This is an archived article and the information in the article may be outdated. Please look at the time stamp on the story to see when it was last updated.

CRAIG, Colo. — Tri-State Generation and Transmission Association, an energy group in Colorado, announced this week plans to close its Craig coal facilities by 2030.

“Serving our members’ clean energy and affordability needs, supporting state requirements and goals, and leading the fundamental changes in our industry require the retirement of our coal facilities in Colorado and New Mexico,” said Rick Gordon, chairman of the board of Tri-State and a director of Mountain View Electric Association in eastern Colorado.

“As we make this difficult decision, we do so with a deep appreciation for the contributions of our employees who have dedicated their talents and energy to help us deliver on our mission to our members,” he said.

Gov. Jared Polis praised the measure in his State of the State address Thursday.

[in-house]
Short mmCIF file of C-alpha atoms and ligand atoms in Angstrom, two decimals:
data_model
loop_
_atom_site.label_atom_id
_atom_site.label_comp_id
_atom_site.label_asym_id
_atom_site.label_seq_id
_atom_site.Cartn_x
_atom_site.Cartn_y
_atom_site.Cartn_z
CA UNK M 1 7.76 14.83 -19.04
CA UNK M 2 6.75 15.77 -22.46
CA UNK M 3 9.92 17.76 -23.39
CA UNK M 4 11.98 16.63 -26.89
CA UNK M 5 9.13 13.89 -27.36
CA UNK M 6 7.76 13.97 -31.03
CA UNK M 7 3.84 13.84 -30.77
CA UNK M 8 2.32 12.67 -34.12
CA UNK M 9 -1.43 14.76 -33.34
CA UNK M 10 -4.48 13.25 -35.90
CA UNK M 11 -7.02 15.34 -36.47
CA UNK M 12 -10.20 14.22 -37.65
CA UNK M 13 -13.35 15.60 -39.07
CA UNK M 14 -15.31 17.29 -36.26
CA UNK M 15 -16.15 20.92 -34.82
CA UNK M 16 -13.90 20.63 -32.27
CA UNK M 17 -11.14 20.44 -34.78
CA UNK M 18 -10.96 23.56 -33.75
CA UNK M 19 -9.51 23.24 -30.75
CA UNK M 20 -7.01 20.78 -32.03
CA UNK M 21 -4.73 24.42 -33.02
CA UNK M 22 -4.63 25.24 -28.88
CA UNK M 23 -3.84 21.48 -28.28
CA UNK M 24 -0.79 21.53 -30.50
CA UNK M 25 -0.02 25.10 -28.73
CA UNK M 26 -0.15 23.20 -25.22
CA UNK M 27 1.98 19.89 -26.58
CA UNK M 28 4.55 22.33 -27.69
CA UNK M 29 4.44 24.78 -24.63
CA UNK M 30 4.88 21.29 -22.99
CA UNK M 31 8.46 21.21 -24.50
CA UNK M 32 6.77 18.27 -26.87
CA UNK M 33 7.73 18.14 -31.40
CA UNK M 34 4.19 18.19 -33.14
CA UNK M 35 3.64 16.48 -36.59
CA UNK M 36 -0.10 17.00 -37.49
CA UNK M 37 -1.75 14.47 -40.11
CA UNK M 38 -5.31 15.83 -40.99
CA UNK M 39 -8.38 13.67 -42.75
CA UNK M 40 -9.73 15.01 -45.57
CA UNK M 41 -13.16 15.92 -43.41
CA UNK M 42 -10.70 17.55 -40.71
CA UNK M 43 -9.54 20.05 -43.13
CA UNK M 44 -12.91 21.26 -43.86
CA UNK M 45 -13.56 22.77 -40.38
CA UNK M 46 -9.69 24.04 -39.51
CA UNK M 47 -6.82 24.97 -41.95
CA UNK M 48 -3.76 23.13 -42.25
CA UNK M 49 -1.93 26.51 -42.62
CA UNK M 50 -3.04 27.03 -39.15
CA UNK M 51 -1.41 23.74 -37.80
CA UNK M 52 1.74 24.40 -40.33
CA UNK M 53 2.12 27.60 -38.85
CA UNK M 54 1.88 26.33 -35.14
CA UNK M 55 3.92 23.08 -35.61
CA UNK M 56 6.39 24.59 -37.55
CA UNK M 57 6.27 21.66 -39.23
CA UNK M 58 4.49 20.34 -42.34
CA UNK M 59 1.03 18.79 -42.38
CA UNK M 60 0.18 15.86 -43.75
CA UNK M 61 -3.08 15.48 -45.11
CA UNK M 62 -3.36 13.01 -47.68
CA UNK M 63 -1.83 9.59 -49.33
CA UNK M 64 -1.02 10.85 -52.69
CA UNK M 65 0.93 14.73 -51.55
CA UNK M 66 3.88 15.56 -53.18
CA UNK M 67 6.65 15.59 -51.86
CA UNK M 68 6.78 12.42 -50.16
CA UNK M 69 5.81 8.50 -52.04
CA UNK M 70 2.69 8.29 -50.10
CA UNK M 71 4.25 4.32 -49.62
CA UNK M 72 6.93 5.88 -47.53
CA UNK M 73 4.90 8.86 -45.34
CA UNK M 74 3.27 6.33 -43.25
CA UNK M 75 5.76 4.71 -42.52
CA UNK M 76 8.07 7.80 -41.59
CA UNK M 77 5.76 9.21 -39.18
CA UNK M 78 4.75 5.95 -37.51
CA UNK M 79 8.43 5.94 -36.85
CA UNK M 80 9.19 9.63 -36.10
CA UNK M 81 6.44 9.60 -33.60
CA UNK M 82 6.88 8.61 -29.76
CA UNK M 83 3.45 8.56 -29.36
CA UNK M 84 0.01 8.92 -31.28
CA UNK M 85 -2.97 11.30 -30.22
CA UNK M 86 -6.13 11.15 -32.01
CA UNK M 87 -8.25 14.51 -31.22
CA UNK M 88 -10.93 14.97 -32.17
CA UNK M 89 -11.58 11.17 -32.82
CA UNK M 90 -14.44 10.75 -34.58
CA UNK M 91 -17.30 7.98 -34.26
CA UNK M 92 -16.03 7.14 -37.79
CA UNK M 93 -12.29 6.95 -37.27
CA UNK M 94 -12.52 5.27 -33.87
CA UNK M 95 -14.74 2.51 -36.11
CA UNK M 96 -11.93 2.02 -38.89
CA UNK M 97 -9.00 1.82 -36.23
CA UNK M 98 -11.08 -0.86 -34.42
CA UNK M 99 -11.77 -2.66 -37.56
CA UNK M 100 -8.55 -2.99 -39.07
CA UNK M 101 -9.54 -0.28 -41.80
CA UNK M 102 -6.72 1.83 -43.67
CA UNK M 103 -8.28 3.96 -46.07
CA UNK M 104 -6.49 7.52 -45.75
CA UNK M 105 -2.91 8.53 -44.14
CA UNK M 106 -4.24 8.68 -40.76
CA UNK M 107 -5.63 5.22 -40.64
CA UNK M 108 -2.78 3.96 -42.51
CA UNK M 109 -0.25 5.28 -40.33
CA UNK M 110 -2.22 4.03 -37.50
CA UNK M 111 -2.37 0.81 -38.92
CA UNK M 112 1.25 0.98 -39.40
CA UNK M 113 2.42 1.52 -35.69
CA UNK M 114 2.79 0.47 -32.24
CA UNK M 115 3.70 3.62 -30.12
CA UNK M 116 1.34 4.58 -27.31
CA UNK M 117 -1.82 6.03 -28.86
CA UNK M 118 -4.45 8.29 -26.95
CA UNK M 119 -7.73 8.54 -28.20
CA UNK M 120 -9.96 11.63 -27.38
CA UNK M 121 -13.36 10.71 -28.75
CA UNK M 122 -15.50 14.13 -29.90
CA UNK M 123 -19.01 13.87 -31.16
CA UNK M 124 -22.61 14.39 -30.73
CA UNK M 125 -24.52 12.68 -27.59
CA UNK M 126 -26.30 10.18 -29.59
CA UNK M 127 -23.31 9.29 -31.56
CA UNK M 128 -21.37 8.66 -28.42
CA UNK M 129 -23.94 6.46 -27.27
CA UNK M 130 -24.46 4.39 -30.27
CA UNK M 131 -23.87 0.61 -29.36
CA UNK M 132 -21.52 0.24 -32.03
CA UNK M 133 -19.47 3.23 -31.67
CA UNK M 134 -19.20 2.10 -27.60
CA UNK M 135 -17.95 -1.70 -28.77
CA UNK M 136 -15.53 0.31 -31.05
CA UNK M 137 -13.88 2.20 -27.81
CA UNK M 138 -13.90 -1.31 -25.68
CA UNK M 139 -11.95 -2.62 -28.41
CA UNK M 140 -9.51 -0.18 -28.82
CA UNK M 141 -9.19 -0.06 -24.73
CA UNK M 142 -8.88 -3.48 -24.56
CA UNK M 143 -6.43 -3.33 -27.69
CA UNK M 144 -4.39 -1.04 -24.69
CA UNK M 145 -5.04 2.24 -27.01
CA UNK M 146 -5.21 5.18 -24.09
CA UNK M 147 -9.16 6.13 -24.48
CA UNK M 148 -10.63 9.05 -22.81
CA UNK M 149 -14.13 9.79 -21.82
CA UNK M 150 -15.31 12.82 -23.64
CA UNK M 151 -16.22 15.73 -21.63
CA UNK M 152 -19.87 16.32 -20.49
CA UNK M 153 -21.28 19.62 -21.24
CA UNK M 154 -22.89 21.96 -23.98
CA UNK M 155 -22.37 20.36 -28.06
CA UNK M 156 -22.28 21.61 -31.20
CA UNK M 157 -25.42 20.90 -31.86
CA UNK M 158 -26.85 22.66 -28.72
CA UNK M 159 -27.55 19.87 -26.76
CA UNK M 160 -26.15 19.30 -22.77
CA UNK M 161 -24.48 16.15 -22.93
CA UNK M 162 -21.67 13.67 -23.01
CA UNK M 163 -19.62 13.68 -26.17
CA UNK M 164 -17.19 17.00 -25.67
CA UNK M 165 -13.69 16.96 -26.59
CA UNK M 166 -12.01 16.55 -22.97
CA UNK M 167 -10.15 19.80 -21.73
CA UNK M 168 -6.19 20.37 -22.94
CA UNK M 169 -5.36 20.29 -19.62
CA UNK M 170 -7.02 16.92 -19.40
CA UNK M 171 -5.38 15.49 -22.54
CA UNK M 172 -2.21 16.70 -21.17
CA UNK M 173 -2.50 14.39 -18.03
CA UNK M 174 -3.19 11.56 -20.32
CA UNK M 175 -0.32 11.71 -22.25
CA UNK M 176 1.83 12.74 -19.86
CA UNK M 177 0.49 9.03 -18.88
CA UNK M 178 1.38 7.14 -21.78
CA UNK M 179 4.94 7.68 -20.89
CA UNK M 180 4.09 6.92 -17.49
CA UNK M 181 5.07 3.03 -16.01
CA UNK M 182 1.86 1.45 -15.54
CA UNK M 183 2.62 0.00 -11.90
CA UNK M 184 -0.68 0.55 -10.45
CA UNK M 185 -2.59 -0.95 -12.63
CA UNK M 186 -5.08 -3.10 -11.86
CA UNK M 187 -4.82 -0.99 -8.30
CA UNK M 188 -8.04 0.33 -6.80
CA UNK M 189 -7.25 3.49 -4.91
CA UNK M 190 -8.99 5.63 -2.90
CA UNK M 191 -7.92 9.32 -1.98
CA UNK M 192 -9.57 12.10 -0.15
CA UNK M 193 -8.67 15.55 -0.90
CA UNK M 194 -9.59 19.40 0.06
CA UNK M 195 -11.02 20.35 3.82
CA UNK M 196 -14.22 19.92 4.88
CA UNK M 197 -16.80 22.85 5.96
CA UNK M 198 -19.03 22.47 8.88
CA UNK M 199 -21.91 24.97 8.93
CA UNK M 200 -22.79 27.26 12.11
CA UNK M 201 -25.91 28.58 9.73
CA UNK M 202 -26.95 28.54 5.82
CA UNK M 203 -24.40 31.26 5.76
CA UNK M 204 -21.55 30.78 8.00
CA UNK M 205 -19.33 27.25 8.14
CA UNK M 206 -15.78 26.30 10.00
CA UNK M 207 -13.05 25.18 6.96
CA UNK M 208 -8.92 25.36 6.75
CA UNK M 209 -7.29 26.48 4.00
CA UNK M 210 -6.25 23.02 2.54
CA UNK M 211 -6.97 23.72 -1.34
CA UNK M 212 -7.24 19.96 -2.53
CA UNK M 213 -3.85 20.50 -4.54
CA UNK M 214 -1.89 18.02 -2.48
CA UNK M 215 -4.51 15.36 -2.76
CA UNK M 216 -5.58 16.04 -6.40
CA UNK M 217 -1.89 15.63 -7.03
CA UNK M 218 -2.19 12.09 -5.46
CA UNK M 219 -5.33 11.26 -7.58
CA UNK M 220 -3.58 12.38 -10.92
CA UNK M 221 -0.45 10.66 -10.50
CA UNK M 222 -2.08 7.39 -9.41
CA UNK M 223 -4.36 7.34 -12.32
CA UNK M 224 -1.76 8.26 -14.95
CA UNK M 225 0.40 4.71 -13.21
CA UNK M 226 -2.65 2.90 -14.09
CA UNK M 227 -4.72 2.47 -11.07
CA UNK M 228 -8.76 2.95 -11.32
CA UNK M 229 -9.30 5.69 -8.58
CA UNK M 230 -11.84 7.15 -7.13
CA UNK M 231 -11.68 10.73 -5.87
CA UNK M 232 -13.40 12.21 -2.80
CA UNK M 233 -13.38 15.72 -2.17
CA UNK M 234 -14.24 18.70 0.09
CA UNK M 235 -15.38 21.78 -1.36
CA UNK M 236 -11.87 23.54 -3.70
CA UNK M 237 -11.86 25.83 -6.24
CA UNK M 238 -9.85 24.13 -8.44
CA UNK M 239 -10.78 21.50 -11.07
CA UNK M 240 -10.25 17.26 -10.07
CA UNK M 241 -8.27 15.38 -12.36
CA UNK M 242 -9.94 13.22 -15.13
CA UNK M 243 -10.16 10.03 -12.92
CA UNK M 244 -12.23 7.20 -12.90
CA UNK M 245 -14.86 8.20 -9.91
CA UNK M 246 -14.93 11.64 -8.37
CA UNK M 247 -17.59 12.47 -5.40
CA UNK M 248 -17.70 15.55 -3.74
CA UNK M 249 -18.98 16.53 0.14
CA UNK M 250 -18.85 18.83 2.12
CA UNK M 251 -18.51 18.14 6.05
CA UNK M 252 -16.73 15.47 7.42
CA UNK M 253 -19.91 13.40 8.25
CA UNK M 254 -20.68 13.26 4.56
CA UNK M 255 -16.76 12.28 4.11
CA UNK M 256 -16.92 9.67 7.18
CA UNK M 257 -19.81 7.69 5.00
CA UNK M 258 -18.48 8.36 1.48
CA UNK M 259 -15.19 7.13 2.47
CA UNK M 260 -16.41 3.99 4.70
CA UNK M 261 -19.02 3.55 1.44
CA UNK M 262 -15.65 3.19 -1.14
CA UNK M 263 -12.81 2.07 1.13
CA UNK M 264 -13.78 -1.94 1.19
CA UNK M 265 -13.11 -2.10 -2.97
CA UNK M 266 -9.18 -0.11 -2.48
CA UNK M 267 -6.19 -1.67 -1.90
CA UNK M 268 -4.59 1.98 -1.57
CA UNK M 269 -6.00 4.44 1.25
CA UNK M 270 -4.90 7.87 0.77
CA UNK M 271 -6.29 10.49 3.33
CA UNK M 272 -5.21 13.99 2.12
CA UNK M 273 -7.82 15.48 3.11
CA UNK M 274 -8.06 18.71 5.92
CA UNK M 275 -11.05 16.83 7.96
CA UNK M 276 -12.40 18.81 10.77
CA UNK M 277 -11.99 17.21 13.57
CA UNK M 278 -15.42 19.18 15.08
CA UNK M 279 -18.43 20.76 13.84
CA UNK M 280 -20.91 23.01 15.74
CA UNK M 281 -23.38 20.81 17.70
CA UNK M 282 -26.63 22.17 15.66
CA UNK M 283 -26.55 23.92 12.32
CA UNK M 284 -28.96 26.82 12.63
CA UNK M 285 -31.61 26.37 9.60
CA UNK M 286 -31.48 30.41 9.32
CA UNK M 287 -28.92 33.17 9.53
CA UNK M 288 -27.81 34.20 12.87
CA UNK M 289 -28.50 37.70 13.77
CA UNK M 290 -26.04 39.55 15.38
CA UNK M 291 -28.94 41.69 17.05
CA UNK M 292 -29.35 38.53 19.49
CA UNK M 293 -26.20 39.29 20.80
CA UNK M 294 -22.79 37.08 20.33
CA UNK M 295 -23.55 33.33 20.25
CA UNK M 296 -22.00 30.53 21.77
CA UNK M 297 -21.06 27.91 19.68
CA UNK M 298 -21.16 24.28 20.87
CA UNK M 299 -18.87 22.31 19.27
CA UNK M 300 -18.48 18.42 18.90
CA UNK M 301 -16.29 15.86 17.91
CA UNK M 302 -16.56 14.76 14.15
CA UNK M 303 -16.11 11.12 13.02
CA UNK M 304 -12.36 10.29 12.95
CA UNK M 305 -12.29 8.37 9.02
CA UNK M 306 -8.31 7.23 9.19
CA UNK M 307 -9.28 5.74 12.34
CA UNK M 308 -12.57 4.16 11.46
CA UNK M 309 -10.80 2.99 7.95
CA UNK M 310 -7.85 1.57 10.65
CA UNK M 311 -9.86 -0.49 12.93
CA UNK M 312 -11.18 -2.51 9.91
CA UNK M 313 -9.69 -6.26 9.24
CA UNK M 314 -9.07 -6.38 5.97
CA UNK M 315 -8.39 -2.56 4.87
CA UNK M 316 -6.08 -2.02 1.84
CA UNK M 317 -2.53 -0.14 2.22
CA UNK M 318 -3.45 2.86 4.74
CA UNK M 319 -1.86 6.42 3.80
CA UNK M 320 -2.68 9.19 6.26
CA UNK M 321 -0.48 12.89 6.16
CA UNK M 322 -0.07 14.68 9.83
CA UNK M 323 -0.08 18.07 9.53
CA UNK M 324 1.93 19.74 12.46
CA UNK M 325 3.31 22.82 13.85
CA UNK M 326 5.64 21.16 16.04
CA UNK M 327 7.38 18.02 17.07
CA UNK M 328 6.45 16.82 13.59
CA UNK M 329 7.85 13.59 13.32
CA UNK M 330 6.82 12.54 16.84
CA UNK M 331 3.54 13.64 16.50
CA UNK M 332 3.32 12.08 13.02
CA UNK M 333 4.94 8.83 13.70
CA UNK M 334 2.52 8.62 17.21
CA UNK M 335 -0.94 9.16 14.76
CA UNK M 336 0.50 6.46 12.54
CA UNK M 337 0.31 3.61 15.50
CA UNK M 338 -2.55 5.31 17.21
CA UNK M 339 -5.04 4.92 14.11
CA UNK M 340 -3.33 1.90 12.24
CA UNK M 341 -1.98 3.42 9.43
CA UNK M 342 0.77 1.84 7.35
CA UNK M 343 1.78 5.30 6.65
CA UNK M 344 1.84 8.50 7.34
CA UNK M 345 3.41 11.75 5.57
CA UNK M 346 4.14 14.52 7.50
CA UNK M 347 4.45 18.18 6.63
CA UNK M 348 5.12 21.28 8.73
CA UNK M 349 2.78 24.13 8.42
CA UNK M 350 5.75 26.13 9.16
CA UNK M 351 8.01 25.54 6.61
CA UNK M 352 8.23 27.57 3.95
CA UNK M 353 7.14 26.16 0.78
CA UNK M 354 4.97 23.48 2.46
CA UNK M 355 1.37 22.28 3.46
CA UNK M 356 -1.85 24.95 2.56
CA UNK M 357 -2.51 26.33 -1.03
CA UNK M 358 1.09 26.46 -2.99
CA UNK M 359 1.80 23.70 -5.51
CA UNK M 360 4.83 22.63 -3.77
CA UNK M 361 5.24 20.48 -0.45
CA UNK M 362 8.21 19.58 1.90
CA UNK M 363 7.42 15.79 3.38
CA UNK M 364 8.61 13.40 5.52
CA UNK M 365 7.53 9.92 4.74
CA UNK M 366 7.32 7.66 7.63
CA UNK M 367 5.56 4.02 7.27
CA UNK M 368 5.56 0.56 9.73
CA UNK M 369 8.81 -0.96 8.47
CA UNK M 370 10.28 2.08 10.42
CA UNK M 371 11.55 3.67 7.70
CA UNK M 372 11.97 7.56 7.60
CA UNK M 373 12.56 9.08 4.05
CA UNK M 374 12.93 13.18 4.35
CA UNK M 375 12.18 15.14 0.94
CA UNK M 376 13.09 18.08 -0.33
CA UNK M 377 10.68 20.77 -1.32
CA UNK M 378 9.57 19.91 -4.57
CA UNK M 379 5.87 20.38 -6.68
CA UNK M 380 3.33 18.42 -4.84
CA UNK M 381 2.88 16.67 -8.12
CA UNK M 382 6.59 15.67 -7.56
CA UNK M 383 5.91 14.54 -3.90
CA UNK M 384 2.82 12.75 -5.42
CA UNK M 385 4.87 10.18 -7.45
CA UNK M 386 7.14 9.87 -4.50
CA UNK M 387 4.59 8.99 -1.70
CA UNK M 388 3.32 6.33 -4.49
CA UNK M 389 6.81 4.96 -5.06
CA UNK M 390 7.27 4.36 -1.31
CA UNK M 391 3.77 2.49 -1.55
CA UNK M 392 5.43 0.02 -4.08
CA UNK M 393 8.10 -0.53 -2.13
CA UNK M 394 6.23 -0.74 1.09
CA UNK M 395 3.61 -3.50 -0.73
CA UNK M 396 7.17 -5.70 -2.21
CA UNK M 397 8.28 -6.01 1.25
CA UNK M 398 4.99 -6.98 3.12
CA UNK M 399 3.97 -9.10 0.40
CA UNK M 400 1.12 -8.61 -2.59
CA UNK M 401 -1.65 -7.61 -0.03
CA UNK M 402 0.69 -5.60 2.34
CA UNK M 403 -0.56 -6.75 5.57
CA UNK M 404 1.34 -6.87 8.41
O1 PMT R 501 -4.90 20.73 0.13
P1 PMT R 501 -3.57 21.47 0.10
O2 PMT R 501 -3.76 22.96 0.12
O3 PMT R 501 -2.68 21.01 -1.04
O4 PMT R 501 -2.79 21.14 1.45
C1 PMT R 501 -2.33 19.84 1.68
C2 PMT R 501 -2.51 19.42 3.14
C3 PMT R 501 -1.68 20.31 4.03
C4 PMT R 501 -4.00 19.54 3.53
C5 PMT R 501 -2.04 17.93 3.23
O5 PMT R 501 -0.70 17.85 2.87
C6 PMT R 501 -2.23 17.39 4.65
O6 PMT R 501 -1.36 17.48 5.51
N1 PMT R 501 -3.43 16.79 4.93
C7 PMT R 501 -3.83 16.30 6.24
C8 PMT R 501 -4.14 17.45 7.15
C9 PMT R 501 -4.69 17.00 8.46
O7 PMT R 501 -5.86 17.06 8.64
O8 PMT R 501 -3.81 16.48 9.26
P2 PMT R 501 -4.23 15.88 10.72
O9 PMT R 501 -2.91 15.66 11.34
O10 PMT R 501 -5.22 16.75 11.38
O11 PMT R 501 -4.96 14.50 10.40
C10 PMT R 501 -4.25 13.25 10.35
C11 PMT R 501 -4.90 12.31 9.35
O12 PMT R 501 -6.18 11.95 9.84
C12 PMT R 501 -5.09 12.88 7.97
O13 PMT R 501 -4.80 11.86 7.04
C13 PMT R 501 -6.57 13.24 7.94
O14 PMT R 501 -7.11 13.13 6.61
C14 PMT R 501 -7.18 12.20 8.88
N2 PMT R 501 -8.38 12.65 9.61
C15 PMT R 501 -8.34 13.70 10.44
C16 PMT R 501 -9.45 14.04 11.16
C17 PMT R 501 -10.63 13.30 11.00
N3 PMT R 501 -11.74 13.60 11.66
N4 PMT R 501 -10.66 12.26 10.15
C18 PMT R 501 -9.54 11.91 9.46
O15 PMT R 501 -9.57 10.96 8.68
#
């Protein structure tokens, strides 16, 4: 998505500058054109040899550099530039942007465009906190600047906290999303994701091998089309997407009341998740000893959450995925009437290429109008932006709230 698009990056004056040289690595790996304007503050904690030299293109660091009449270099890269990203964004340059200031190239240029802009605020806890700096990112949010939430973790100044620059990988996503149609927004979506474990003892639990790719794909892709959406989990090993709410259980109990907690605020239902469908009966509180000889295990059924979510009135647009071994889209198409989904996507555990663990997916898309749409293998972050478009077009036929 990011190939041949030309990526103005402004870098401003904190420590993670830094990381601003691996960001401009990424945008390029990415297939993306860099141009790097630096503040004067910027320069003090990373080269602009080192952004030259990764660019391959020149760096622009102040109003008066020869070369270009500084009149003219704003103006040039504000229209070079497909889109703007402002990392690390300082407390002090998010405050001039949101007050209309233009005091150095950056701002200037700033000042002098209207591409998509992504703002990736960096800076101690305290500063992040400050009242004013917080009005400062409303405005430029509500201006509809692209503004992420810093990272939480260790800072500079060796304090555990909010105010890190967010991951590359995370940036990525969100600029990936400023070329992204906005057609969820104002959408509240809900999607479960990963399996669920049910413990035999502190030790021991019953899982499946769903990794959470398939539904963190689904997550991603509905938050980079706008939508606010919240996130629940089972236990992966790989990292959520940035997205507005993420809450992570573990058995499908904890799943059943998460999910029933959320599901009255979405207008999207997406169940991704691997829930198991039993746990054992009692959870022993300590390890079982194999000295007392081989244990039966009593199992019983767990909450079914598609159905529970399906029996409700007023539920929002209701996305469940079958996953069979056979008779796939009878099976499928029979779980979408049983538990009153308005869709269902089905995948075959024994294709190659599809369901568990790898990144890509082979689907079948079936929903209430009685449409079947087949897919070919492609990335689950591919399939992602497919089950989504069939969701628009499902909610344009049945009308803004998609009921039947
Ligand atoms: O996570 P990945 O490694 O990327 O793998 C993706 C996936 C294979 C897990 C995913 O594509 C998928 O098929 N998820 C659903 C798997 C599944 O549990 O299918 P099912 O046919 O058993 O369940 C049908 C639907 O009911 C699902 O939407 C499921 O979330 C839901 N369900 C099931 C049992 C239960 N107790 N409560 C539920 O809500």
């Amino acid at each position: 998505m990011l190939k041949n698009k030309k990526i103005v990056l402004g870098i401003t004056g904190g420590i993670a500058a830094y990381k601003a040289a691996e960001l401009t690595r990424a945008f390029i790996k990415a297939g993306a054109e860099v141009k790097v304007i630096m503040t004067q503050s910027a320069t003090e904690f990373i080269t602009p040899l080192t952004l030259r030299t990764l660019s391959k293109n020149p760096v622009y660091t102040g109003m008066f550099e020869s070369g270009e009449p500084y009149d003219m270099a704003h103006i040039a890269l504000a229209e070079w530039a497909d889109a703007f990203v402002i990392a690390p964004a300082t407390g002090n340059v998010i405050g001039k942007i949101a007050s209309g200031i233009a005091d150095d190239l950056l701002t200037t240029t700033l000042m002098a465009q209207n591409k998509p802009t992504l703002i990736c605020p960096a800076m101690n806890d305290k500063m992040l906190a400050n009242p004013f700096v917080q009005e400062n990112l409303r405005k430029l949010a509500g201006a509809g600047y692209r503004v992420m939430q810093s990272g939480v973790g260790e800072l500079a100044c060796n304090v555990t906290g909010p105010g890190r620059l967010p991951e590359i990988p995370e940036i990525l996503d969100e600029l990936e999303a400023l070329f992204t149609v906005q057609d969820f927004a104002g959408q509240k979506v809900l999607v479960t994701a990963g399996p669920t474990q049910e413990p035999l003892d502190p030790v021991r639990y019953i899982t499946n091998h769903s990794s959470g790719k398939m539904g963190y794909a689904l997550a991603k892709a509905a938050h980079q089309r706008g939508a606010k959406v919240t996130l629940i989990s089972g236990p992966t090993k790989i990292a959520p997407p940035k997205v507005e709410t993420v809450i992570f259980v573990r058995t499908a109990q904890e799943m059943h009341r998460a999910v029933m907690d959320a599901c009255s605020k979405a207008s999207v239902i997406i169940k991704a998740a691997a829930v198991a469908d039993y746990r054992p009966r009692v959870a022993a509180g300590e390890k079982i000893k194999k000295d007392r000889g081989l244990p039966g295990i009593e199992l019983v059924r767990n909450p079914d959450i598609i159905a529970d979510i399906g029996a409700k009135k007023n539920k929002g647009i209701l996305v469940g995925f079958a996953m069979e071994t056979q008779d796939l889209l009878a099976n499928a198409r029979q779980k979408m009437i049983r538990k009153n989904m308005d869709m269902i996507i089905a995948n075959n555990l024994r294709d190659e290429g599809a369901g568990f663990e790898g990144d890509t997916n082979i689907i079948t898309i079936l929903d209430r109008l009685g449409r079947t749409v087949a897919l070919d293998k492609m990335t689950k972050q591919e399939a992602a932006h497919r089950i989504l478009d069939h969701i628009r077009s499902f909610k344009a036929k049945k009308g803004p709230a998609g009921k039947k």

“Some exciting news: Tri-State and its members announced they will be replacing their remaining coal power in the state of Colorado with renewables by 2030,” Polis said, commenting on Colorado’s transition to more renewable energy.

However, some lawmakers are livid with the decision.

“I represent Craig, Colorado — there will be people crying in Craig, Colorado today,” state Sen. Bob Rankin (R-Craig) said, adding, “We are willing to sacrifice an entire county of human beings so that we can make an ideological, symbolic gesture. I don’t agree with that.”

Other leaders, including U.S. Rep. Scott Tipton, blasted Tri-State’s move.

U.S. Sen. Michael Bennet has also weighed in on the decision.

“My thoughts are with those who live in the communities in and around Moffat County and across Northwest Colorado. Ensuring the future livelihoods of those affected by this announcement has to be a top priority as this transition plan moves forward,” Bennet said. “Tri-State must work closely with Craig, Moffat County, and Northwest Colorado to develop new economic opportunities on the Western Slope and to support anyone displaced by this transition – not just while this announcement is in the headlines but in the years to come. Northwest Colorado is extraordinarily resilient and has exceptional leadership. My office stands ready to do everything we can to provide support and assistance throughout this process.”